Helping the Chronically Overworked Find Life Balance

Regain Control of Your Life Through Stories About People

Chapter 1: My Corporate Idolatry Part 12

Busting Your Corporate Idol: How To Reconnect With Values & Regain Control Of Your Life is a book full of stories..  The longer a story has been told, the more likely it is to resonate with fundamental ideas about people.  I include stories from ancient sources like Aesop or the Bible, as well as modern stories, like the play Death of a Salesman by Arthur Miller or the movie The Devil Wore Prada.  Across industries and level, in the Bible and in literature, I see the same story again and again. Excess devotion to things (like a company) comes at a high price, while focus on people (like family or community) brings greater happiness and internal peace.

The book is divided into three parts.  The first part of the book, “Corporate Idolatry Busted” tells the story of idols and corporations to help you see the world in a different way.  In today’s world, ‘idol’ generally refers to a secular object that is blindly or excessively admired. ‘Idolatry,’ however, refers not to feelings but actions. To give a trivial example, it is one thing to admire the winner of the TV show American Idol.  It is quite another to dye your hair and change your speech patterns to mimic the winner in daily life.

But idolatry is anything but trivial.  According to traditional Jewish teachings, you are allowed to commit any sin if it will save your own life, with the exception of murder, incest, or idolatry.  Idolatry as bad as murder???  Why should I take a bullet to avoid having to bow down to a statue?  The short answer is that the idol is not just a statue; it represents a value system and a way of life.  The First, and arguably the most important, Commandment says there is only one God, which as I show in Chapter 2, can be translated for unbelievers into “there is only one set of unchanging universal values.” In Pagan Idolatry, there are many gods, each with their own set of rules, meaning that individuals can, and did, pick which set of rules to follow, including some systems where murder was permissible.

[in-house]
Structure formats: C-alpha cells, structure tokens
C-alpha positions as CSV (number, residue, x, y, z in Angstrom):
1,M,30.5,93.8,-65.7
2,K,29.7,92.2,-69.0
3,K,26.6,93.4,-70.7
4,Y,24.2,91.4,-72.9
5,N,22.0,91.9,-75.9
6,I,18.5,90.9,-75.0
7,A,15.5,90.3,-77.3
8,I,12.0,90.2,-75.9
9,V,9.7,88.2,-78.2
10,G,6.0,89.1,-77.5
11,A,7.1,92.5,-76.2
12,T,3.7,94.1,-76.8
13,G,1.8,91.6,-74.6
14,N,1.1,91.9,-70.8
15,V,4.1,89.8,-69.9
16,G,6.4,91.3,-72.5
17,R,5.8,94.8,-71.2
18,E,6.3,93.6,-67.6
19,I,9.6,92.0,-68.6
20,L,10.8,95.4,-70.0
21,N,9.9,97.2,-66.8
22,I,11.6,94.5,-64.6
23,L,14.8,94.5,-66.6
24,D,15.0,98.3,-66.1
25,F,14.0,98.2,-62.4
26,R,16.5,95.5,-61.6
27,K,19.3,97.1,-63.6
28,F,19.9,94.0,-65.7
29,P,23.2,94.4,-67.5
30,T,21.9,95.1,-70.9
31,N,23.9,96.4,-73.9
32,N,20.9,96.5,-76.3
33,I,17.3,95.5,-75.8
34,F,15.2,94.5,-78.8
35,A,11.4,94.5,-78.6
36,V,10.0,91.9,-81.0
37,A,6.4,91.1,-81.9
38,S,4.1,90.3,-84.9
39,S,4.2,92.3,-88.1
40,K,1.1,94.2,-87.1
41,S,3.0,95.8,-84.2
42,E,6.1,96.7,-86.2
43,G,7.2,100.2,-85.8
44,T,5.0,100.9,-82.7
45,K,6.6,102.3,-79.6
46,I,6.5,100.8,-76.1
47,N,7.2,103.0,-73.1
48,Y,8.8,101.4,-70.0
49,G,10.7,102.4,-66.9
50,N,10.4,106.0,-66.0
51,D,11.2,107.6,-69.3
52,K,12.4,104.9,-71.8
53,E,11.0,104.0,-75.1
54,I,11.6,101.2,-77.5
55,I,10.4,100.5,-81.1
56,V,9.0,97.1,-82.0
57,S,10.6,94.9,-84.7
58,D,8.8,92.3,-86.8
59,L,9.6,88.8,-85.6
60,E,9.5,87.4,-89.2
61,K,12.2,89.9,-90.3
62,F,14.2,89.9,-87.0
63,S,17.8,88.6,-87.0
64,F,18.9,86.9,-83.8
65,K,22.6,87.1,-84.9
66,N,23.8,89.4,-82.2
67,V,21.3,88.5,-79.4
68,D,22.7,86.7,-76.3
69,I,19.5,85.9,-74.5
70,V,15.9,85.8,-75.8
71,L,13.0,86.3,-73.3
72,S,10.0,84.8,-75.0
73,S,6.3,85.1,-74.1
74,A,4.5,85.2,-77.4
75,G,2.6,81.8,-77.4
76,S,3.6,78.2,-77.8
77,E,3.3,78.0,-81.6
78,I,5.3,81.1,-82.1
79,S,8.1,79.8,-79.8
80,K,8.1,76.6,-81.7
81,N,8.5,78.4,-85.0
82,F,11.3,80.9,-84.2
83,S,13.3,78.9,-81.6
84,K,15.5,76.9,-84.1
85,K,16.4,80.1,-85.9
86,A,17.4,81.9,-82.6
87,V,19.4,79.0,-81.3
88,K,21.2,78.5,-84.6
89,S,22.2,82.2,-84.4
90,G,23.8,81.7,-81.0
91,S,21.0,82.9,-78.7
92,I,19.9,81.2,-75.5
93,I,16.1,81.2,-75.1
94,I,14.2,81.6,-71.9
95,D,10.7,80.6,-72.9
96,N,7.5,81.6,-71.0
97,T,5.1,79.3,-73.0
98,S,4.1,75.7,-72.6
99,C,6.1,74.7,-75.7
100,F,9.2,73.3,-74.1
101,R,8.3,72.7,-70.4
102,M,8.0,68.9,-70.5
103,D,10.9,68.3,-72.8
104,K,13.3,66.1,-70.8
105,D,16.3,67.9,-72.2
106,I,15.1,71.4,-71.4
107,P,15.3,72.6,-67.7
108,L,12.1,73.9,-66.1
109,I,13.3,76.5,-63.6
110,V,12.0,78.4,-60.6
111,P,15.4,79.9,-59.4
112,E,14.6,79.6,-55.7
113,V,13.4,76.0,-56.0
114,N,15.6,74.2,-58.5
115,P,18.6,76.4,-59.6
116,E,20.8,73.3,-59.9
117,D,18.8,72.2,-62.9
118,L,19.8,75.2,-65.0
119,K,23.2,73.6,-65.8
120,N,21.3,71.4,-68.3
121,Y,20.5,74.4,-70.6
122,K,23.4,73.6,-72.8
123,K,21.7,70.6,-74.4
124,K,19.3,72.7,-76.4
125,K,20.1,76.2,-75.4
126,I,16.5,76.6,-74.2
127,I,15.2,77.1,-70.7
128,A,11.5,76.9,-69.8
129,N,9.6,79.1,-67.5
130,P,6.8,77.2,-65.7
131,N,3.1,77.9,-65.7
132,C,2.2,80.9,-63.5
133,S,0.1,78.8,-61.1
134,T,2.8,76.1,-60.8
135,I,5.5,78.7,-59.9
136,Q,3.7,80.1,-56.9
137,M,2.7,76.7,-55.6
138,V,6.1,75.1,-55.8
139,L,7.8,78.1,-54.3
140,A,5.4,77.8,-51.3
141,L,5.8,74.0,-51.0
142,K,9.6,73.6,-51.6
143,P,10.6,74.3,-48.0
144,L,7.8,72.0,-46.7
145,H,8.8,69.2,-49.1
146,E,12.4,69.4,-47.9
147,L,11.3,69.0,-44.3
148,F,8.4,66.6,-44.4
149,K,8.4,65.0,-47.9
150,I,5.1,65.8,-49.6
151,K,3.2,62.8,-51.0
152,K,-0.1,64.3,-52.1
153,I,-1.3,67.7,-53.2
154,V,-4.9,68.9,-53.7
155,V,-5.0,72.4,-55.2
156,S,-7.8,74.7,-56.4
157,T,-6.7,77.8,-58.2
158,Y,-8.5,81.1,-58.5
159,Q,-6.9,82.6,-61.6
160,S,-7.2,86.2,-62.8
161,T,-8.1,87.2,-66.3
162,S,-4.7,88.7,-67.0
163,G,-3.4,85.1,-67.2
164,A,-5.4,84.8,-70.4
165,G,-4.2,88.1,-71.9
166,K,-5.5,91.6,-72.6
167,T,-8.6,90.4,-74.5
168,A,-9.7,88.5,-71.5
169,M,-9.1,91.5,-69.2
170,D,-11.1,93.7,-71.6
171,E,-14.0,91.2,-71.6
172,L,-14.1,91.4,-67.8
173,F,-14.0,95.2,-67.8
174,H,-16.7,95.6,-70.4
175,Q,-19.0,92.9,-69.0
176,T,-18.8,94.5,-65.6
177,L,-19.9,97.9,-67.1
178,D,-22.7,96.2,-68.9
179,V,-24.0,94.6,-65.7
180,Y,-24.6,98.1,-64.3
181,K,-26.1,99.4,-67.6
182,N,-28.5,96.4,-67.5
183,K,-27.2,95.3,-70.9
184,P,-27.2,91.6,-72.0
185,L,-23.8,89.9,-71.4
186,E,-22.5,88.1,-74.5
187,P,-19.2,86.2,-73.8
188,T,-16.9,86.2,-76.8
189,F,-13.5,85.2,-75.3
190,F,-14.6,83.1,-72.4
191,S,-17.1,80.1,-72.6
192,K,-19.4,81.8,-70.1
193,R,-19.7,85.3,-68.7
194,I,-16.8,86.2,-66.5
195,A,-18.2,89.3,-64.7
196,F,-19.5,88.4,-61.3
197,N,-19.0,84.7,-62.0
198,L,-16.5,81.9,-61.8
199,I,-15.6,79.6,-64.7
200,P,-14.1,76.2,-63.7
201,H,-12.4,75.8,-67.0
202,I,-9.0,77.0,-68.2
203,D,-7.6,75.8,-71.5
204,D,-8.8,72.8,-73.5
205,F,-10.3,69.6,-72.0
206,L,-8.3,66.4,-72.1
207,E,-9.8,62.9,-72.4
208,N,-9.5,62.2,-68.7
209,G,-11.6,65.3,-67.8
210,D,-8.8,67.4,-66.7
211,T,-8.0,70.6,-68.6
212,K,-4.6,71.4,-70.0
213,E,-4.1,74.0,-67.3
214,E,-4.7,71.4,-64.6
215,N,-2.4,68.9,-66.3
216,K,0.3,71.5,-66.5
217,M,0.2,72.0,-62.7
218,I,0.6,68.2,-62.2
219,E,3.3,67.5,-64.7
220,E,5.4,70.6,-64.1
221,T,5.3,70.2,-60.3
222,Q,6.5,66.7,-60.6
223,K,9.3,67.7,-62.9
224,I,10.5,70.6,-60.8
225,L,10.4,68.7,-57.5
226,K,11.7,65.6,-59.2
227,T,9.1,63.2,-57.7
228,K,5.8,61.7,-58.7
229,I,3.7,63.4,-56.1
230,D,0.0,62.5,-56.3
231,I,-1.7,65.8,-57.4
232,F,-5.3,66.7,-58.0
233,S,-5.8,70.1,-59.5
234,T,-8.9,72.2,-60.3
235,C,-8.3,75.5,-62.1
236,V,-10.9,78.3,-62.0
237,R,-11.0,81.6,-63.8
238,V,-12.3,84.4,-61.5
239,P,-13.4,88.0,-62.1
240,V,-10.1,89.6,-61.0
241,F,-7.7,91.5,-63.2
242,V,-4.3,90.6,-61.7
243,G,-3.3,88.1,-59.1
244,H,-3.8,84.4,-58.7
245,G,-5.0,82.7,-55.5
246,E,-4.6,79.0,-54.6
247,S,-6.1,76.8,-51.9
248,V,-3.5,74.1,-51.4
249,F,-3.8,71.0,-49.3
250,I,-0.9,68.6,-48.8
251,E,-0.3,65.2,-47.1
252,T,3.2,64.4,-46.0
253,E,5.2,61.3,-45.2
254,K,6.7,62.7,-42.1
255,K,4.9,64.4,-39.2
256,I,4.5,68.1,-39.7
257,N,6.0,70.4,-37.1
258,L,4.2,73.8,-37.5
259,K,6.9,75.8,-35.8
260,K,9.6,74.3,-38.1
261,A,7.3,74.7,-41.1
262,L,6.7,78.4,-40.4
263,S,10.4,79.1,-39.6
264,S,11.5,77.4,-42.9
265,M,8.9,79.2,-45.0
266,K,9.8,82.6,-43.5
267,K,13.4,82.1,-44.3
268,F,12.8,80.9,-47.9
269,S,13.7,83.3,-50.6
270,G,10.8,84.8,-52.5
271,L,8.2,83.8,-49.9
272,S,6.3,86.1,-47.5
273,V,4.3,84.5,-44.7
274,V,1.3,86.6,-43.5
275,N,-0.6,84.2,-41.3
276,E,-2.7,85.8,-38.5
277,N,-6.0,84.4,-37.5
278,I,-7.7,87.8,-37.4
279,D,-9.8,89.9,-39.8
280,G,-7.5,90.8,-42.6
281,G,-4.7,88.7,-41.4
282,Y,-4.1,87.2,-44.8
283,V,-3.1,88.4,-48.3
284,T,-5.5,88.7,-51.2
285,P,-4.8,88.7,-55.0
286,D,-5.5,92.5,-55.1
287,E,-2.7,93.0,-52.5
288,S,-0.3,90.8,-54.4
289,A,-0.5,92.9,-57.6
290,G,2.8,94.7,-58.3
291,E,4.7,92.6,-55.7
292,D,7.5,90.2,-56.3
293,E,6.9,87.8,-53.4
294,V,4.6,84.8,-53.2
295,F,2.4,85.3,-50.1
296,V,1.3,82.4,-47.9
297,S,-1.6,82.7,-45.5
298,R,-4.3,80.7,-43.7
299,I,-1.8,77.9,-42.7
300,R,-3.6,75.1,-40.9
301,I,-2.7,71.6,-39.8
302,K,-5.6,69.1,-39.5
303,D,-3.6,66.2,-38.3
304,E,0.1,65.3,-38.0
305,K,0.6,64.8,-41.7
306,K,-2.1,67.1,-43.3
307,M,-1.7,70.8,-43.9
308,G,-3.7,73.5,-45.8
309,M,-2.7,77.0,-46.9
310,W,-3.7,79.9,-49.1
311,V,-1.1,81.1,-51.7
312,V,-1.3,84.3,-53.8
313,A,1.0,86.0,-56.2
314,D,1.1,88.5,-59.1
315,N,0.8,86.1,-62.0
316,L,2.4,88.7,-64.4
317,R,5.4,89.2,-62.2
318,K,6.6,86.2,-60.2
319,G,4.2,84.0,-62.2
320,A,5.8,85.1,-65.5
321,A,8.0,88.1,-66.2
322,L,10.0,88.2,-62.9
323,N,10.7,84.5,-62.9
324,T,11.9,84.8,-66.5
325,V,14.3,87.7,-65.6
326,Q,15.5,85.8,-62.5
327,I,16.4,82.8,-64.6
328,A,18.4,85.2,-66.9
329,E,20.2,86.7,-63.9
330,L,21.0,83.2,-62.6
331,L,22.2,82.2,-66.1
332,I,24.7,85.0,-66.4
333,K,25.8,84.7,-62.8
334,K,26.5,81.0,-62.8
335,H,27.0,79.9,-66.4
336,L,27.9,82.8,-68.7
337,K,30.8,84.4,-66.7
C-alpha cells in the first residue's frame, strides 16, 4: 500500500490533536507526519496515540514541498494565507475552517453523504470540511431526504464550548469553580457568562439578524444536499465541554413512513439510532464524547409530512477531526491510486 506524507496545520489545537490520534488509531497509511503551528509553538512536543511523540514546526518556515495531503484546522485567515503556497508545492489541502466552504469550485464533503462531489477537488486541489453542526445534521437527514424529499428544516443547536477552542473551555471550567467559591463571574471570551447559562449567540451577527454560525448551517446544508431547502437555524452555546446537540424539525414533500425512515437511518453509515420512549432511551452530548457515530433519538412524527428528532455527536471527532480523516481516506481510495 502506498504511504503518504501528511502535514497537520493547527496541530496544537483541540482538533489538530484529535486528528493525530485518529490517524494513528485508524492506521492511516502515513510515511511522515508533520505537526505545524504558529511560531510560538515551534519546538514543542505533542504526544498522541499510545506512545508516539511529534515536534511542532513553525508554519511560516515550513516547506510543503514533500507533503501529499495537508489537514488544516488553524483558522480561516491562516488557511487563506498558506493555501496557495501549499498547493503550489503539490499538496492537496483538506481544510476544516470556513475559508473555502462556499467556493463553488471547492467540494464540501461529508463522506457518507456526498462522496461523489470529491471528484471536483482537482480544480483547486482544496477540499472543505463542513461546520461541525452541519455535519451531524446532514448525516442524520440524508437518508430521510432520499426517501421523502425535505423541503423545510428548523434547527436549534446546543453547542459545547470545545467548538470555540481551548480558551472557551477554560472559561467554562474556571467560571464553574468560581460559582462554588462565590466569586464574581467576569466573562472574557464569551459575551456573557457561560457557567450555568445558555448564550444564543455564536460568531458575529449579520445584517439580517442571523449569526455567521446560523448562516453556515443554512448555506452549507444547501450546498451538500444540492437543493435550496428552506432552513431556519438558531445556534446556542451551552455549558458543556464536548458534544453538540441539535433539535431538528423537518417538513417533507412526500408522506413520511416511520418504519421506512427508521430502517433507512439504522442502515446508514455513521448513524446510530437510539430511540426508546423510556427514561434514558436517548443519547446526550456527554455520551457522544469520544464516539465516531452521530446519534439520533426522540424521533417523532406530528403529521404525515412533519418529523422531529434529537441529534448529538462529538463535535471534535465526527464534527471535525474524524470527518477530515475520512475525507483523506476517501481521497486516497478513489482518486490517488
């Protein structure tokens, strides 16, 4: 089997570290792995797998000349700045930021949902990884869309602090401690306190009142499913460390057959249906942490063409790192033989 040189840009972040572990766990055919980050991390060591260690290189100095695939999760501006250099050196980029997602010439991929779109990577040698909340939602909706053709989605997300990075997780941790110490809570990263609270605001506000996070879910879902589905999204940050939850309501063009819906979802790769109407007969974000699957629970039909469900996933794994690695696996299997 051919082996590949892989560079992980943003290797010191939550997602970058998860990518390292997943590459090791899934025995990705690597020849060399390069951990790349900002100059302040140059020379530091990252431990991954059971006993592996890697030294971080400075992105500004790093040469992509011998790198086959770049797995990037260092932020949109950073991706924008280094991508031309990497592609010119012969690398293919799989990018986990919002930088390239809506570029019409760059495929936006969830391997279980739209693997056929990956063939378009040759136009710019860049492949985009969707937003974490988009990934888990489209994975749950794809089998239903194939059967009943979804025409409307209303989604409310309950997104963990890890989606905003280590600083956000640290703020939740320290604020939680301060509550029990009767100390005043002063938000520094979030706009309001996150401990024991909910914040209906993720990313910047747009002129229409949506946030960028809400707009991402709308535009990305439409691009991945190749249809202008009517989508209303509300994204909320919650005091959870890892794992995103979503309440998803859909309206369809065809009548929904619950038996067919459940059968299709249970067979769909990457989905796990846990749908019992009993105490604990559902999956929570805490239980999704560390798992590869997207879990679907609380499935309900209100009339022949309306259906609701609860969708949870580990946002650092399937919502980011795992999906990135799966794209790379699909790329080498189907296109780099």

Some people look at multiple religions and see nothing but conflict.  I see the commonalities, a single gold standard of values that transcend religion and do not even require belief in God.  In Chapter 2 we will become acquainted with the Golden Rule, the Rule of Self Preservation and the Rule of Universality that together constitute the Fundamental Universal Values (aka Fun-U-Val for the corporate junkies who can’t remember anything without the aid of an acronym.)  Idolatry, then, is the adoption of values that conflict with Fun-U-Val.  Chapter 3 strips away all the anthropomorphisms, demonization, and lionization that we attribute to corporations.  They are institutions created to make money, and are a very efficient way to create goods and services.  But corporations are no more capable of noticing people than an anthill is capable of noticing the ants digging the tunnels.

What stories have inspired you to make a change in your life?

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Comments

  1. I’m really enjoying hearing your exposition on idolatry from the Jewish background. I grew up in a conservative Christian family that was deeply into the Old Testament. I’m a pastor now (of a different flavor of Christianity) but all that time with the Old Testament has given me a deep appreciation for these things. I’ve always thought that the OT’s focus on idolatry was one thing that was universally applicable and relevant, but I’ve never heard someone outside the area of religious discourse talk about it.

    In my teaching I’ve suggested that to worship something is to give that thing so much worth in your life that it becomes your guiding principle. You know it’s attained the status of worship when you’re willing to sacrifice other good things in order to serve this principle. Idolatry is the making of anything other than God into your core guiding principle that you worship.

    You’ve nailed it on the head, I think, about how in our culture we’ve made work, career, accomplishment and the accolades that go along with it into idols. The sacrifice of other good things–family, children, emotional health, rest, spiritual journey–is obvious to see.

    Thanks for the engaging series that’s forcing me to think across various lines and boxes, and put these ideas together in a new way. Great stuff.

    • Greg Marcus says:

      Thanks Marc. Your definition of idolatry in relation to guiding principles is great. And I agree -idolatry is a concept that is universally applicable because everyone believes in something. The trick is to recognize what is really guiding you.

      As I’m sure you are aware, God is such a challenge. Not everyone is a believer, which in my opinion doesn’t mean that they are are not following people-first values. And on the flip side, sometimes believers can be the biggest practitioners of idolatry, using the name of God to justify their own ideology of hate or bigotry.

      I find it fascinating that Jesus essentially called out the Hebrew priesthood for their idolatrous practice of misusing their holy office for personal gain. And 1500 years later, Martin Luther accused the Catholic hierarchy of idolatry on the same grounds. I think there is something about institutions that can bring idolatry out in people.

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